Decades have passed since the end of the Jim Crow era in the United States. While segregation laws are no longer on the books, the legacy of the century-long period, which followed hundreds of years of institutional slavery, is evident across the country as wide socioeconomic gaps exist along racial lines.
Nationwide, the typical black household earns about $25,000 a year less than the typical white household. African-American workers are also more than twice as likely to be unemployed as white workers. Disparities such as these are not even across the country, however, and in some areas, socioeconomic gaps along racial lines are far greater.
Using data from the U.S. Census Bureau, 24/7 Wall St. created an index to measure socioeconomic disparities between black and white Americans by congressional districts to identify the worst congressional districts for black Americans.
Several of the congressional districts on this list fall within some of the worst cities for black Americans. But unlike cities, towns, or counties, congressional districts are not managed by a central municipality. Because the typical congressional district represents about 700,000 people, districts vary in geographical size depending on population density and can span multiple cities or be encompassed within one city. No matter how large they are, the one thing residents of a given congressional district all share is the representative they send to Washington D.C.
24/7 Wall St. discussed conditions within congressional districts with Andre Perry, a fellow in the Metropolitan Policy Program at the Brookings Institution. Perry explained that conditions within a given district are the product of a multitude of historical social and economic factors and therefore often reveal very little as to the efficacy of current political leadership.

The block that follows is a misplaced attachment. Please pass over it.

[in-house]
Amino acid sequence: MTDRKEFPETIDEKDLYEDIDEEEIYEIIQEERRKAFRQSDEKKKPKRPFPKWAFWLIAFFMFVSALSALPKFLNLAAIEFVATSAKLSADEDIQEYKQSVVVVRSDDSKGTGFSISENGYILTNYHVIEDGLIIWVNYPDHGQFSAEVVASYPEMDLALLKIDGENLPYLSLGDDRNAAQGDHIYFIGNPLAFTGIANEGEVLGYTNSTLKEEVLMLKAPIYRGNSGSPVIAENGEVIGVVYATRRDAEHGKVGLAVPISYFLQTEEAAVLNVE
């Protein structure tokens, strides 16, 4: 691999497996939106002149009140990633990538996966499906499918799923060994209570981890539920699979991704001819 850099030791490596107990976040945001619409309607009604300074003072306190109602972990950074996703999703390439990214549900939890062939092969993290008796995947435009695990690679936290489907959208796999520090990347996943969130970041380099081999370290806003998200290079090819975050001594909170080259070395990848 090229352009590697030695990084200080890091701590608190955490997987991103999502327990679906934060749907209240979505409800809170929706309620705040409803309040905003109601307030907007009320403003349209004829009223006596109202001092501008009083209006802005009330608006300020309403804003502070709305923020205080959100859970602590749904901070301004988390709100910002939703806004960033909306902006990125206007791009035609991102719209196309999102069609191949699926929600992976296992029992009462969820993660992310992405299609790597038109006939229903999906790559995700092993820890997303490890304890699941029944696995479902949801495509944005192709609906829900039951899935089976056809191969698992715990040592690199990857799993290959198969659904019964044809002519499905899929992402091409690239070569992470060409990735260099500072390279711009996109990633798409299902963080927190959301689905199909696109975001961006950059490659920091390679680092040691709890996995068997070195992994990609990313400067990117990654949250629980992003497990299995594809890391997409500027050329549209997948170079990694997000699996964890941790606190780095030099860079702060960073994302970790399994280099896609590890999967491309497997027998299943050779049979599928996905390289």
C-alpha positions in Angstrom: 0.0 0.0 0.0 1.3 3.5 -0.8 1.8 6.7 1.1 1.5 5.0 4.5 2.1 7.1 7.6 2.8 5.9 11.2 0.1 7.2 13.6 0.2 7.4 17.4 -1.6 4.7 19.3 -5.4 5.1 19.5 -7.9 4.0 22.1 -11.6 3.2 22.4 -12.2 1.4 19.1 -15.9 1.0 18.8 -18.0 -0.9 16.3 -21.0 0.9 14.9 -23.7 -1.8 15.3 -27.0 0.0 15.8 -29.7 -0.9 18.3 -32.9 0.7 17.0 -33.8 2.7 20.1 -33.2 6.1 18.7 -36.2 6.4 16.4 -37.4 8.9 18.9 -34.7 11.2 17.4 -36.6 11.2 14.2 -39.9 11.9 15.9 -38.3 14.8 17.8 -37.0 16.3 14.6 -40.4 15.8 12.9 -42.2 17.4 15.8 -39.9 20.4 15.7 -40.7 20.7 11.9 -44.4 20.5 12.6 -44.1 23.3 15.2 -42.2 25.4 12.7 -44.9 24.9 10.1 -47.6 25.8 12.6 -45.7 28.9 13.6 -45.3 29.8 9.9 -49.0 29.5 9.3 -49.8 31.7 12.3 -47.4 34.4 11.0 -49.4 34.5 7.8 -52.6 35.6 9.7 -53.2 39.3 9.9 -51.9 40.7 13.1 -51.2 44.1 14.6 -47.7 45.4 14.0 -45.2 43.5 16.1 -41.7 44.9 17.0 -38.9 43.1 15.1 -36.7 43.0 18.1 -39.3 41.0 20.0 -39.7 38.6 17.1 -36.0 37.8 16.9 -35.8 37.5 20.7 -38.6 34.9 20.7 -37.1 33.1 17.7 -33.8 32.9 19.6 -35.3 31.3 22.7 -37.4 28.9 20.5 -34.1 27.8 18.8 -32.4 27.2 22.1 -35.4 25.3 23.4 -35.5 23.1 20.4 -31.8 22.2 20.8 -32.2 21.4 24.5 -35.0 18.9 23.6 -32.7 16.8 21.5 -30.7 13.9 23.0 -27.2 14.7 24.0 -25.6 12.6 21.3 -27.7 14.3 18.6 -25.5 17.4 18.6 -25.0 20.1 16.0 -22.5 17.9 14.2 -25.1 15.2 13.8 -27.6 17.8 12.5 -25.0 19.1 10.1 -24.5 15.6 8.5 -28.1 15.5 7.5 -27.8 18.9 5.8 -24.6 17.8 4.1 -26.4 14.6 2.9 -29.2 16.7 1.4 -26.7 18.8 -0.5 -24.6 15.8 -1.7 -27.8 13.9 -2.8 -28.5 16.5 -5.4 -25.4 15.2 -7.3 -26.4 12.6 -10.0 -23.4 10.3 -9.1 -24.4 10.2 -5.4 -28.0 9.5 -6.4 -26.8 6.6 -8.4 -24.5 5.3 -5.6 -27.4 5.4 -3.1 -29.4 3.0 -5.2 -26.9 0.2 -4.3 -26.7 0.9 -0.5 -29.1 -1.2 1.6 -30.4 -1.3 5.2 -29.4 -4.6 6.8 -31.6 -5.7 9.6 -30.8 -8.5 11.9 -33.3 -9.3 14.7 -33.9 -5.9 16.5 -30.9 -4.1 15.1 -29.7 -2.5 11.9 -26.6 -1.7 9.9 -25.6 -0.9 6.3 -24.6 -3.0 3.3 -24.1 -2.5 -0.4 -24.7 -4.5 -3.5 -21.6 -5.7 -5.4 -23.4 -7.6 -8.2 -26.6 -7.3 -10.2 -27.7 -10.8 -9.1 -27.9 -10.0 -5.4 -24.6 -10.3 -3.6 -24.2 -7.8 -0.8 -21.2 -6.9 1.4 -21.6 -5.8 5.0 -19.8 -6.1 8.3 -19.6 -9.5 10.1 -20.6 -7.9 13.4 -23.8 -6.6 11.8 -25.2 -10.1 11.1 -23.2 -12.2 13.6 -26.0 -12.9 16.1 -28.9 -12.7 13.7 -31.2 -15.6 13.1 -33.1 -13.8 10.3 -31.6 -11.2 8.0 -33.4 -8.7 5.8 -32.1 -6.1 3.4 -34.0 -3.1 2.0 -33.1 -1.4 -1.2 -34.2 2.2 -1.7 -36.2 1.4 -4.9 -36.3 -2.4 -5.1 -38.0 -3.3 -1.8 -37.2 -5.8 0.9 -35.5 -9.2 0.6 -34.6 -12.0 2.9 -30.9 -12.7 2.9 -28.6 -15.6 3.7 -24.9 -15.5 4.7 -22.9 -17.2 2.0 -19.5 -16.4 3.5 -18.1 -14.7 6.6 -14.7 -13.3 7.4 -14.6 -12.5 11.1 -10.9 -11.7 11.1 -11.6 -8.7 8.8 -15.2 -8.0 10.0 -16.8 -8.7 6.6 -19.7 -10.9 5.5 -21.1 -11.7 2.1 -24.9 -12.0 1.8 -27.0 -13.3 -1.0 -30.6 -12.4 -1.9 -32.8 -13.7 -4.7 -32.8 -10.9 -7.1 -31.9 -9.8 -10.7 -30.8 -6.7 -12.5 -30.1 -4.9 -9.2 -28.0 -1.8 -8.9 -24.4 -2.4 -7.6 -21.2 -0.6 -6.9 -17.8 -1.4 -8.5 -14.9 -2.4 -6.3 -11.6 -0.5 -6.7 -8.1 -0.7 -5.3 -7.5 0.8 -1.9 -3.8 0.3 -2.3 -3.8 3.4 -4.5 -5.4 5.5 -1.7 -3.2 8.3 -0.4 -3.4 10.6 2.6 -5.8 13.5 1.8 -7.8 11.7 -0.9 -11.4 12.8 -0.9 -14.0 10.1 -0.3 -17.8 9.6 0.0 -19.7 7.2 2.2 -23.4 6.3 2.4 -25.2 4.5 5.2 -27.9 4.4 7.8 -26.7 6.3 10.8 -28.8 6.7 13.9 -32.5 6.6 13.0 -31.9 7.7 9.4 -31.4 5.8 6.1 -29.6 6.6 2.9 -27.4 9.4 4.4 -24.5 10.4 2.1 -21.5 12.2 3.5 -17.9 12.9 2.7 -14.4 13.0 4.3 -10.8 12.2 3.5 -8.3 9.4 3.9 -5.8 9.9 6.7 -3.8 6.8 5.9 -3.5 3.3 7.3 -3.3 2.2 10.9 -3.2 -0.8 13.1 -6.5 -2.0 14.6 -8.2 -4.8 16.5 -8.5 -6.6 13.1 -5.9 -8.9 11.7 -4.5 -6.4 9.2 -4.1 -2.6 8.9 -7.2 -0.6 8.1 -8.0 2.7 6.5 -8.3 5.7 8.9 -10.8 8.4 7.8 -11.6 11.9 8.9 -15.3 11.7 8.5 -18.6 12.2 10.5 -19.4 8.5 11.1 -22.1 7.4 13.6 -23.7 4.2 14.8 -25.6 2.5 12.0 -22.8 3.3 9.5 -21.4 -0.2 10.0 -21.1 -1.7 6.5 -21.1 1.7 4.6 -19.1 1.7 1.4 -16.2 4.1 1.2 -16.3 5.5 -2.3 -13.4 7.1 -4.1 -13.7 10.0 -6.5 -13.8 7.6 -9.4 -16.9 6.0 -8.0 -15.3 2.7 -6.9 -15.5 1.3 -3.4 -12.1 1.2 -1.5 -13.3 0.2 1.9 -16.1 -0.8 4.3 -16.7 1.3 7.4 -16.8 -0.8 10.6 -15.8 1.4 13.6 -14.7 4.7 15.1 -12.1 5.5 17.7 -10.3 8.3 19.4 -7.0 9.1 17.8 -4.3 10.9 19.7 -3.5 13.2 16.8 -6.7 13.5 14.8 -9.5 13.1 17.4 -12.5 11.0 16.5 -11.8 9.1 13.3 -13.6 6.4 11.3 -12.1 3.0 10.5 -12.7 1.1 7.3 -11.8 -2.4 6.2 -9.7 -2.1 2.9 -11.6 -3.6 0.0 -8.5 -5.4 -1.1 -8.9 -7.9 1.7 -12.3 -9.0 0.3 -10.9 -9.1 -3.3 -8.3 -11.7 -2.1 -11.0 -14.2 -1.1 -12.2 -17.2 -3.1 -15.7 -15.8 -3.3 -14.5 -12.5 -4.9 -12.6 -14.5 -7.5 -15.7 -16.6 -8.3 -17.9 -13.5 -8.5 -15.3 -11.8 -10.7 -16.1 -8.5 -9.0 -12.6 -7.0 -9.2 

However, congressmen and congresswomen are elected to represent the best interests of their constituents at the national level by writing, amending, and voting on legislation that can benefit their district. As such, congressional representatives are in a unique position of power to address issues of social and economic inequality within their district. Civil rights and racial equality are central to the political platform of several representatives on this list.
While congressional representatives do have unique political power to effect change, Perry explained that their tool box is also limited. “An individual congressperson can do a pet project here or there to bring relatively small amounts of capital to a district,” Perry said. For more comprehensive improvements in particular districts, however, broader congressional buy-in is necessary, he added.
Disparities in many of these areas are also a product of racial segregation. Perry explained that nationwide — even after controlling for variables like education, crime, and walkability — homes in black neighborhoods are priced 23% lower in white neighborhoods. And lower property values have far-reaching implications. “…Those revenues that are lost through devaluation are lost on education, infrastructure, quality policing, and all those things it supplies,” Perry said.
Perhaps not surprisingly, many of the congressional districts on this list fall partially or entirely within some of the most segregated cities in the country. These are the 25 most segregated cities in America.
To determine the 30 worst congressional districts for black Americans, 24/7 Wall St. created an index consisting of six measures to assess race-based gaps in socioeconomic outcomes in each of the nation’s congressional districts. Creating the index in this way ensured that districts were ranked on the differences between black and white residents and not on absolute levels of socioeconomic development.
The seven measures — cost of living-adjusted median household income, poverty, adult high school and bachelor’s degree attainment, homeownership, and unemployment rates — are five-year estimates from the U.S. Census Bureau’s 2017 American Community Survey. To better represent the actual disparities in purchasing power in these districts, all income figures referenced are adjusted for cost of living according to the district’s state using regional price parities from the Bureau of Economic Analysis.
For each measure, we constructed an index from the gaps between black and white Americans. The index was standardized using interdecile normalization so that outliers in the data would not skew results. We excluded districts where black residents comprised less than 10% of the population or where data limitations made comparisons between racial groups impossible.
With minor differences due to data availability, this methodology is also used to create the Worst Cities for Black Americans, and the Worst States for Black Americans. 24/7 Wall St. has published each of these stories within the last three years.
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